Watch an Electromagnetic Rail Launch this Fighter Jet at 240 MPH

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Not to be outdone by NASA's plans to launch spacecraft into orbit using electromagnetic force, the U.S. Navy is also intent on using the technology to launch fighter jets from aircraft carriers. And they successfully did just that with an F/A-18E Super Hornet.


The Electromagnetic Aircraft Launch System (EMALS), can move a 100,000 pound jet 240mph across a 300 foot runway space. According to the Navy, not only is EMALS is a smaller and more efficient method of launching planes than steam turbines, it can deliver 30% more power. The Navy says they will to use this system to launch all aircraft from carriers going forward, including heavy strike fighters and lightweight drones.

According to Danger Room, EMALS will be fully implemented on all future aircraft carriers (the next scheduled deployment of a new carrier will be the USS Gerald R. Ford in 2015). In the meantime, they plan to test the launch system out on other aircraft, including the C-2 and T-45 planes. [Navy via Danger Room via Dvice via Slashdot]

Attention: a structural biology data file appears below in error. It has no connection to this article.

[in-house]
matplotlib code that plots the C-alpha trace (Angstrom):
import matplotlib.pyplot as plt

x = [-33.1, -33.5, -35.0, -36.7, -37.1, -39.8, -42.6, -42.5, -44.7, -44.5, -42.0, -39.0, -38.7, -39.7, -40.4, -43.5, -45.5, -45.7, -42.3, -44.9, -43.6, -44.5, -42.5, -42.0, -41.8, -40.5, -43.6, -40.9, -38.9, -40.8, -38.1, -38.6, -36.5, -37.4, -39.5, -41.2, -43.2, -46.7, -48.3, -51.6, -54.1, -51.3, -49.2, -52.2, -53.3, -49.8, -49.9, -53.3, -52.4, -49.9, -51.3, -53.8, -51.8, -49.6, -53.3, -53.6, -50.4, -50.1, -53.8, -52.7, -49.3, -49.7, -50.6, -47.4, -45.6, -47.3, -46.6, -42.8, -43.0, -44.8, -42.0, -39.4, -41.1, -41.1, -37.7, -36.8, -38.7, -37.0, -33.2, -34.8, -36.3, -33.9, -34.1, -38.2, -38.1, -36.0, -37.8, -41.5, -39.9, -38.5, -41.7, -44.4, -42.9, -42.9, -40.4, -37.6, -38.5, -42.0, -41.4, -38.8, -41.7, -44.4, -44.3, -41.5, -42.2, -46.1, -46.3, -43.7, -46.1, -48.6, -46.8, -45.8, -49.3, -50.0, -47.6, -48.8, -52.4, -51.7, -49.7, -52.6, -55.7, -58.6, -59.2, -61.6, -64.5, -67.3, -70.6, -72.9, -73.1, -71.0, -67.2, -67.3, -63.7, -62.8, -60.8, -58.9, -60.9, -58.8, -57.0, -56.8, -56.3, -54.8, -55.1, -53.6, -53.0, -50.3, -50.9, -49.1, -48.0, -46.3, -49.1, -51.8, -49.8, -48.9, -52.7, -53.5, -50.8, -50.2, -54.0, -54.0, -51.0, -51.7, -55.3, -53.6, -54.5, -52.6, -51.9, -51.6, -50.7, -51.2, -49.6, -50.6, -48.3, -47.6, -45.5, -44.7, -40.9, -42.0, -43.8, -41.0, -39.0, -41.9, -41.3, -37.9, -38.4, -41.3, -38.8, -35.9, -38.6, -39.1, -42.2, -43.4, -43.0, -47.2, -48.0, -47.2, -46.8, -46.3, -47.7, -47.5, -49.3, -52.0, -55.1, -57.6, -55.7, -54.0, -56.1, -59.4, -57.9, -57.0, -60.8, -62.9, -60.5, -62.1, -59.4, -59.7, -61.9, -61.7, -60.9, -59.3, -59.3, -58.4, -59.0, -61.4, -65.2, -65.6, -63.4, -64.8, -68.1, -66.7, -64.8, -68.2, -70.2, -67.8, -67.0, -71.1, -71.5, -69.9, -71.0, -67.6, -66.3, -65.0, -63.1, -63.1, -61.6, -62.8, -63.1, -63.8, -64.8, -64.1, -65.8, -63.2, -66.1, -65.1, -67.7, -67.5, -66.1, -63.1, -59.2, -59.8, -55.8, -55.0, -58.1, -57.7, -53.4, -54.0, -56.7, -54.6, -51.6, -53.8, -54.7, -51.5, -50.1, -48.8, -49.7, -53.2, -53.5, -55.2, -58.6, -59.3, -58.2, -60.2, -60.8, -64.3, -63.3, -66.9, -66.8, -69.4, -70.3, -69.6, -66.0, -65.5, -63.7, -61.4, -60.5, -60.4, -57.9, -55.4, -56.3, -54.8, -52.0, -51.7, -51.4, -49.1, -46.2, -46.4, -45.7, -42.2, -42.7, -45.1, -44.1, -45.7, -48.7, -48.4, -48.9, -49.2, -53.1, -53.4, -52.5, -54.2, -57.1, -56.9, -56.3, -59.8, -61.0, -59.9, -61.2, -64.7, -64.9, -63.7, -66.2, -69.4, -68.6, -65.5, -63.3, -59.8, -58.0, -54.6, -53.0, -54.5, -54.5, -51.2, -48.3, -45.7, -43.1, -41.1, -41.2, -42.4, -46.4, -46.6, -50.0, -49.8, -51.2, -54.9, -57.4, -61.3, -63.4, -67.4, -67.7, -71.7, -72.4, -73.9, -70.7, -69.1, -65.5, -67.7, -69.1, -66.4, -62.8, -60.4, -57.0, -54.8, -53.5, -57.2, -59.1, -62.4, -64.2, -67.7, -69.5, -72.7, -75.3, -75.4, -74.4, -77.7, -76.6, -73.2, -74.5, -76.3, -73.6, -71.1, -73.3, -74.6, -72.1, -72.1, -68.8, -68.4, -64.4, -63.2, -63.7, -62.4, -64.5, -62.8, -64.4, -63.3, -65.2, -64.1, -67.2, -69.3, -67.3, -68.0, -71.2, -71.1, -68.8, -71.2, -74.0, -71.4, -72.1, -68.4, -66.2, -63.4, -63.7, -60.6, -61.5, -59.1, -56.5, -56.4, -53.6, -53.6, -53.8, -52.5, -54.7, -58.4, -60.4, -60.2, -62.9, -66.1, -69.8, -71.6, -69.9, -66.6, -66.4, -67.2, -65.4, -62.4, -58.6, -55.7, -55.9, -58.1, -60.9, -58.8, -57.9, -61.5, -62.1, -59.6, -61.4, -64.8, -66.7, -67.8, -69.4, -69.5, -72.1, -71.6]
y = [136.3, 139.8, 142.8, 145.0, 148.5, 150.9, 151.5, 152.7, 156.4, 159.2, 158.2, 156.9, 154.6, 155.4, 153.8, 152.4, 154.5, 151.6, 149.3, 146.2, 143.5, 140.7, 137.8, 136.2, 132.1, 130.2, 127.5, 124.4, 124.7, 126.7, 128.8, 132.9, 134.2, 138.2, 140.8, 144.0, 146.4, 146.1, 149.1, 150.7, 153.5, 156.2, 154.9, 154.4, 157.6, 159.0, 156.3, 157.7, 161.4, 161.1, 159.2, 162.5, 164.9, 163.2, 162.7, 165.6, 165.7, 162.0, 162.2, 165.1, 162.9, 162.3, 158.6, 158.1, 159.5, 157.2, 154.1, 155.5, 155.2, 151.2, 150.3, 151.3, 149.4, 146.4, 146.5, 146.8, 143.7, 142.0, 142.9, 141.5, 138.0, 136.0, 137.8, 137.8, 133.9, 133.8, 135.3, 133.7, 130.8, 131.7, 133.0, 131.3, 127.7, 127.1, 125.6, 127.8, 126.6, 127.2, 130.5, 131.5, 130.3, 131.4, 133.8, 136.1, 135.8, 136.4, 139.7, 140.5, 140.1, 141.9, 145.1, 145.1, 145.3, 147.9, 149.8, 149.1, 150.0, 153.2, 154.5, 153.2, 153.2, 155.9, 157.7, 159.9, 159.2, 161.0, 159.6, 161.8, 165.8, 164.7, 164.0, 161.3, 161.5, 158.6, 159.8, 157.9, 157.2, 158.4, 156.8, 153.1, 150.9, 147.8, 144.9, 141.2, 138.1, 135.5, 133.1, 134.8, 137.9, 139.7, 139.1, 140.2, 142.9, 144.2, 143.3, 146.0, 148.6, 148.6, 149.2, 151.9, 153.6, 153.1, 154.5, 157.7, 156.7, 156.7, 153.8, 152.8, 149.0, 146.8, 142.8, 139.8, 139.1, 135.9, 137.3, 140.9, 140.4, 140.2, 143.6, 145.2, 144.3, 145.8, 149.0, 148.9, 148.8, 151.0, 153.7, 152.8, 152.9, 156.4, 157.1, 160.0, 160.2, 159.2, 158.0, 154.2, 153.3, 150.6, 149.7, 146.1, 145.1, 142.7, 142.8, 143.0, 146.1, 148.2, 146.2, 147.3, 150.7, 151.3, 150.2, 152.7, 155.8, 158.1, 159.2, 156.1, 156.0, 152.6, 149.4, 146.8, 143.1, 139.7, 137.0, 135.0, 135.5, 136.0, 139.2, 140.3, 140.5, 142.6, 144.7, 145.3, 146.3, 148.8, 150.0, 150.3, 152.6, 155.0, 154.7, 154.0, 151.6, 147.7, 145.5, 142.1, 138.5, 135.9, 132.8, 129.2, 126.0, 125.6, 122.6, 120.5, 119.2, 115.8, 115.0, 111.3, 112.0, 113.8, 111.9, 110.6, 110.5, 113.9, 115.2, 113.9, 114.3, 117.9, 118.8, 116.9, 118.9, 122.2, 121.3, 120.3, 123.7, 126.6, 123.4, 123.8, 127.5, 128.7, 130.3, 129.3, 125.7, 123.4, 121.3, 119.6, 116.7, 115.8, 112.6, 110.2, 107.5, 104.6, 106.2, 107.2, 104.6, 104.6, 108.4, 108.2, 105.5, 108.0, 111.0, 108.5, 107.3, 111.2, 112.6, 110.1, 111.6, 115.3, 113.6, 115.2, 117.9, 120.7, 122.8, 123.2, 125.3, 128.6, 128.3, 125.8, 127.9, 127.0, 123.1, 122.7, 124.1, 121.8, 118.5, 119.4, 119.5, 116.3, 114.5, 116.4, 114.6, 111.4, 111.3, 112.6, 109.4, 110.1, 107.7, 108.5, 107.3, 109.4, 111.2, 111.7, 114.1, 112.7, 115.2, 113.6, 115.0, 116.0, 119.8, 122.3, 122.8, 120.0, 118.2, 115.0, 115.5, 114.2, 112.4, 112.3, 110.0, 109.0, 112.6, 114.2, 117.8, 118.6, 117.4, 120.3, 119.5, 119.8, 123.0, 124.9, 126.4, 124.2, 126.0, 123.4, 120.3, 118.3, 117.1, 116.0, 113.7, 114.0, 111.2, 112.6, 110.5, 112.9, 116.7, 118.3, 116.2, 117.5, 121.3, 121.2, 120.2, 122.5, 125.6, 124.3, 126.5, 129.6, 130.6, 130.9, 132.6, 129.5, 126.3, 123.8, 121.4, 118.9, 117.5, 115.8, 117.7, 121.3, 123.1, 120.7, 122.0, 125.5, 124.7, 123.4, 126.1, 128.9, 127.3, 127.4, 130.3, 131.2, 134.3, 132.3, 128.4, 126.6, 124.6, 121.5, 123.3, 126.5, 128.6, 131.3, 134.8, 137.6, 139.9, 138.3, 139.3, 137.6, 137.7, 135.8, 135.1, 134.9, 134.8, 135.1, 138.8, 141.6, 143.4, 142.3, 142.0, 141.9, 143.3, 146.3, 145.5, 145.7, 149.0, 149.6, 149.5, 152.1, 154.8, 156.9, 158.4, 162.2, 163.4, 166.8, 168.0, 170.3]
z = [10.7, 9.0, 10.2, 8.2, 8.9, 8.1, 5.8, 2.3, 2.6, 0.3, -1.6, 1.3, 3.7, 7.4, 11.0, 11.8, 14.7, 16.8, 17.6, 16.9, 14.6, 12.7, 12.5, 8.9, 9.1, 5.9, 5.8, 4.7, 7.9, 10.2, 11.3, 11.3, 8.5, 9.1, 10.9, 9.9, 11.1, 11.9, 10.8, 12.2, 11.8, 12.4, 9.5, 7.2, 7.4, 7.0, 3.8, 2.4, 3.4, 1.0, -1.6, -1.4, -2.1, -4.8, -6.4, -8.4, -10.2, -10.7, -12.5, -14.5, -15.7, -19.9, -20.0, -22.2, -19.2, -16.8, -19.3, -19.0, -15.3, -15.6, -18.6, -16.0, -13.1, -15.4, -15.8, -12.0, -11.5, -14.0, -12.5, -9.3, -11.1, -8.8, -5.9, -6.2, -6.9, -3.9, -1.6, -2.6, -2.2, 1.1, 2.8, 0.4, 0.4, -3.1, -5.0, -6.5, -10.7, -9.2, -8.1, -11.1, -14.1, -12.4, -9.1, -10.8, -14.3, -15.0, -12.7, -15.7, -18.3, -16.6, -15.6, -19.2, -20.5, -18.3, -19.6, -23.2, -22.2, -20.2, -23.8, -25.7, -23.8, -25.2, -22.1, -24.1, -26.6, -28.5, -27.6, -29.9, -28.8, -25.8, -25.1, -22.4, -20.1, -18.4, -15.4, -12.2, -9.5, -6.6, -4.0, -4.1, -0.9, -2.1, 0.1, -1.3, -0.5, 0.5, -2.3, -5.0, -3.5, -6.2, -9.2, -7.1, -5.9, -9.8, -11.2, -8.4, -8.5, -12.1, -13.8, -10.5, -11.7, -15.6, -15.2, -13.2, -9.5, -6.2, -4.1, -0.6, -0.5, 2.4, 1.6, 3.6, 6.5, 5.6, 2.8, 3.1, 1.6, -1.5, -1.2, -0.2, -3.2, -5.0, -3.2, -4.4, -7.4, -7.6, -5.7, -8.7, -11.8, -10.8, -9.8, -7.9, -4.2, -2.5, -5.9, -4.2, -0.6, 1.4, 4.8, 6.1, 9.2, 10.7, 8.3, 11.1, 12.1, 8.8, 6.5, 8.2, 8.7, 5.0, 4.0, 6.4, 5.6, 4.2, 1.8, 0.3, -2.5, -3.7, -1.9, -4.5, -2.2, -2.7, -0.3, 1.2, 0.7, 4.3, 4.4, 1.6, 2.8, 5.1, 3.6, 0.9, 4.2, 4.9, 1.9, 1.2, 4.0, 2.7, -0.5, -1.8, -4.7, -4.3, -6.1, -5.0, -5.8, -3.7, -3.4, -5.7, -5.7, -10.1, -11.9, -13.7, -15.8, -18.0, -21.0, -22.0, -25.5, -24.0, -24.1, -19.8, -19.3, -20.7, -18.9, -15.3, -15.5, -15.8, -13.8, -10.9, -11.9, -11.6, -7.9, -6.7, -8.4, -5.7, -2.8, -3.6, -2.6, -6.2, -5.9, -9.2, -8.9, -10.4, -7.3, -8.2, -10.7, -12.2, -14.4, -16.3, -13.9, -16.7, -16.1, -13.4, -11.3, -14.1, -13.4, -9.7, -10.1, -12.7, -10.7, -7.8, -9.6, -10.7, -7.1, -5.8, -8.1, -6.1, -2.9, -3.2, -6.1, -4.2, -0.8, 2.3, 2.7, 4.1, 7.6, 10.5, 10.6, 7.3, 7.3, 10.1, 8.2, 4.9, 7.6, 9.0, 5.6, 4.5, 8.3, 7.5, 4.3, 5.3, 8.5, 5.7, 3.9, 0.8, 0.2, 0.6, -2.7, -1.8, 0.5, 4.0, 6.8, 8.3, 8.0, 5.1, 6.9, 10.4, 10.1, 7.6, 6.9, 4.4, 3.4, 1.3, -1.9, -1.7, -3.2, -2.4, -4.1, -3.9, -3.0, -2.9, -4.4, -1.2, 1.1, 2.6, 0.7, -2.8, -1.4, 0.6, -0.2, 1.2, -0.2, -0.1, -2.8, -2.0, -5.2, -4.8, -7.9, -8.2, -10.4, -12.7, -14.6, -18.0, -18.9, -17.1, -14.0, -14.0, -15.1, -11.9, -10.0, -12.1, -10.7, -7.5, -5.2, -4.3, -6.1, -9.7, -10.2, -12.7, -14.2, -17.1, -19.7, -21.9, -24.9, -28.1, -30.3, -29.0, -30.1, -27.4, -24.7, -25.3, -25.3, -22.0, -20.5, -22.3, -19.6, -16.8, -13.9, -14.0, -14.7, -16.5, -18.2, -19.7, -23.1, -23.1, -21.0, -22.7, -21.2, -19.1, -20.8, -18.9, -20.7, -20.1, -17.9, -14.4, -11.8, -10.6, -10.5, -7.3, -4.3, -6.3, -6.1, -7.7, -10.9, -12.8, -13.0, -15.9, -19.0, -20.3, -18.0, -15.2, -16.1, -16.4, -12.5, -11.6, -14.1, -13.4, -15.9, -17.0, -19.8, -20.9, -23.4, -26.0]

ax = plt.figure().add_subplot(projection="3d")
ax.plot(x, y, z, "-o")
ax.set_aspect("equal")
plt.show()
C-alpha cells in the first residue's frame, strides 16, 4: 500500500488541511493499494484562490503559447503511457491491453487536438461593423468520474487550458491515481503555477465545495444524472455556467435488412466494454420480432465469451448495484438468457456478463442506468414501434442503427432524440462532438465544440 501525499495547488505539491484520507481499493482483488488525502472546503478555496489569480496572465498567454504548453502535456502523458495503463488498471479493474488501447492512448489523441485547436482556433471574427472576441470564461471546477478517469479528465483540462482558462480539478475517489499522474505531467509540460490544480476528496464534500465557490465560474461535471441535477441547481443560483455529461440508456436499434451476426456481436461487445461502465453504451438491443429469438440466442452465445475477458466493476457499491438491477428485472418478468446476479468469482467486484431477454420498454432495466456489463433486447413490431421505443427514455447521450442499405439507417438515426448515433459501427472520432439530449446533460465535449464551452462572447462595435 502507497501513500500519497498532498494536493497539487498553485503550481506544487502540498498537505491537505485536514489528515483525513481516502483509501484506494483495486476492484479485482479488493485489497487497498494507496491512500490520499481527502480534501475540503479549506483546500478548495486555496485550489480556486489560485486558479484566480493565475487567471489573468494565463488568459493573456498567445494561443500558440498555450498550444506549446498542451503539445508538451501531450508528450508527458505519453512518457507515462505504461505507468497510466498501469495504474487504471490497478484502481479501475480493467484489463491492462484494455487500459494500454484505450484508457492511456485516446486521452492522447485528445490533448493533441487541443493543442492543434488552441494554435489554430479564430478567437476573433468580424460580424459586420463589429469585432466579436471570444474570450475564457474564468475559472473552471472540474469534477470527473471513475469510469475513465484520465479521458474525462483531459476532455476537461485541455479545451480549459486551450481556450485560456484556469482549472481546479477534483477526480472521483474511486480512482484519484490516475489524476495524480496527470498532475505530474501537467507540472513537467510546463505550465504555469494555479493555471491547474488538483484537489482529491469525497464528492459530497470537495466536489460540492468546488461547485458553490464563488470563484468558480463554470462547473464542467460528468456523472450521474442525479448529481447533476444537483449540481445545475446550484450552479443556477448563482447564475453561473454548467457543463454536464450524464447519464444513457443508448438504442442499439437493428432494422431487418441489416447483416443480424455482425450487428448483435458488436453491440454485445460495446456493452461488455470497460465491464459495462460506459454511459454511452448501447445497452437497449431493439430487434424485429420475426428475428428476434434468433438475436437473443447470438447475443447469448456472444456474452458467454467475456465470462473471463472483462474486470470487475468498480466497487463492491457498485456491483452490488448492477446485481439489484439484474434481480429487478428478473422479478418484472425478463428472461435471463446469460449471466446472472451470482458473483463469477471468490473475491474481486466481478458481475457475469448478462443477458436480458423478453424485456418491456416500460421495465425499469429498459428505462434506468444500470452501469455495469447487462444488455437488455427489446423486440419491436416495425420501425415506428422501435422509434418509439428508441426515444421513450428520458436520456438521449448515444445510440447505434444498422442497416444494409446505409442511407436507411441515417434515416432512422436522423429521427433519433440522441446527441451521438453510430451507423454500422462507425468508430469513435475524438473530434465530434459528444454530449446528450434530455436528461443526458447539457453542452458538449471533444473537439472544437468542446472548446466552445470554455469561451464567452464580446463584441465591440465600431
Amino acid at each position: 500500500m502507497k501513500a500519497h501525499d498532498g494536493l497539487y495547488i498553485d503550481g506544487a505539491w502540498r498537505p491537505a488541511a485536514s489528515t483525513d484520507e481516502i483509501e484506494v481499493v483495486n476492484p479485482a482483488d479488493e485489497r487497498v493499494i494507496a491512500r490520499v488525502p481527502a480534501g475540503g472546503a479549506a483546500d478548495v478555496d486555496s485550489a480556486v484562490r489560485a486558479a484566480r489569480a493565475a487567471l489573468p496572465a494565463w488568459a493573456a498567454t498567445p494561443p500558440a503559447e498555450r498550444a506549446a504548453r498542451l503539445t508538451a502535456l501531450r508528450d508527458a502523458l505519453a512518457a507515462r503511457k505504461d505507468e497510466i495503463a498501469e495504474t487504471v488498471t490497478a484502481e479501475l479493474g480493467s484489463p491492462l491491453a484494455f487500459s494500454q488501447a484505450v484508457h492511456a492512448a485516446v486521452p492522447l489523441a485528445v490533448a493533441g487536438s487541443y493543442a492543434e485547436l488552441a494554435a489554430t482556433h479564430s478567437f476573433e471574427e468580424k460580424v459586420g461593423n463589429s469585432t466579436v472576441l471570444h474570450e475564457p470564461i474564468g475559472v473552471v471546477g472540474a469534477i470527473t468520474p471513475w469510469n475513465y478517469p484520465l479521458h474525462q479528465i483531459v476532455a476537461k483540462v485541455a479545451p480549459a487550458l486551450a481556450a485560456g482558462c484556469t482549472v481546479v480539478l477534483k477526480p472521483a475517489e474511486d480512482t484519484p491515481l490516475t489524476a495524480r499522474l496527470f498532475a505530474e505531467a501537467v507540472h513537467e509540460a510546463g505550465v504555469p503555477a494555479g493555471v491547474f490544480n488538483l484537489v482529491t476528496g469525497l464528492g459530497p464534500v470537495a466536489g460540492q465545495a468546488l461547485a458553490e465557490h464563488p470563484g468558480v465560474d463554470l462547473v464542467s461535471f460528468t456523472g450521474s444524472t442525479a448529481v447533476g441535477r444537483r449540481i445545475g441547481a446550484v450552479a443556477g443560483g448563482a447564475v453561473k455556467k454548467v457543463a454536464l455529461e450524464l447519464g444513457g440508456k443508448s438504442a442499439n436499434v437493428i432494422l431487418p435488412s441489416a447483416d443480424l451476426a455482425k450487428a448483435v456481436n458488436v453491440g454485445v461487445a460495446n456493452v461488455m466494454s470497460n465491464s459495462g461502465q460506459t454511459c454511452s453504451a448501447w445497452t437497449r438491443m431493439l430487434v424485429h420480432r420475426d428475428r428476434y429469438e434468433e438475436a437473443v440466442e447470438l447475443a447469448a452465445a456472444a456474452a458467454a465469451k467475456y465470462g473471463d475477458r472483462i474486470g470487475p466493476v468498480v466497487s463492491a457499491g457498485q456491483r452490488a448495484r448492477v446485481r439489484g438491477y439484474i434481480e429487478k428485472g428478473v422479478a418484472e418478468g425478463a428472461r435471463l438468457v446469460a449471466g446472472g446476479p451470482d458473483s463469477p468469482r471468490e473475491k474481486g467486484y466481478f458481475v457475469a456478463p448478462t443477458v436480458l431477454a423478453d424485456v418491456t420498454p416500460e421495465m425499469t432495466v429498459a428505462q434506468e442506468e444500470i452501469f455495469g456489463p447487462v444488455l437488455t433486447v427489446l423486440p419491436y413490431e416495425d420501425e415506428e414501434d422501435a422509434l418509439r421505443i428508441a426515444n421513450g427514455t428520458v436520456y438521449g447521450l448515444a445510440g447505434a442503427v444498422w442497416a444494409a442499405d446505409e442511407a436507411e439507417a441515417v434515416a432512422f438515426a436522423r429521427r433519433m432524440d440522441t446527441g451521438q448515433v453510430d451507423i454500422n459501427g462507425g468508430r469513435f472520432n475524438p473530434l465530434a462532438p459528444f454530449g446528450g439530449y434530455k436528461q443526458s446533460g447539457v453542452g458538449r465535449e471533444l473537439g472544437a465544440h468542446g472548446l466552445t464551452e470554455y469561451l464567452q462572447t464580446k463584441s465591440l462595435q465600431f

Also, with as controllable and repeatable as the EMALS is, do you really need a hold-back bar any more?

For those who don't know what I'm talking about; watch the video right when the plane first launches. See the bit behind the nose gear that flies back right when the plane moves? That's the hold-back bar, and its purpose is to prevent an under-powered cat launch (known as a "cold cat") that dunks planes into water and kills pilots. It is a reusable link that requires a certain amount of force to break.

If the catapult exerts any less than that amount of force (the force required to launch the plane at minimum safe speed), the hold-back bar doesn't disengage, and the plane doesn't go anywhere. It came about from the days of hydraulic catapults, which were famous for cold-catting all the time. It still happens with steam cats, but not nearly as much. With EMALS, I can't really ever see it happening.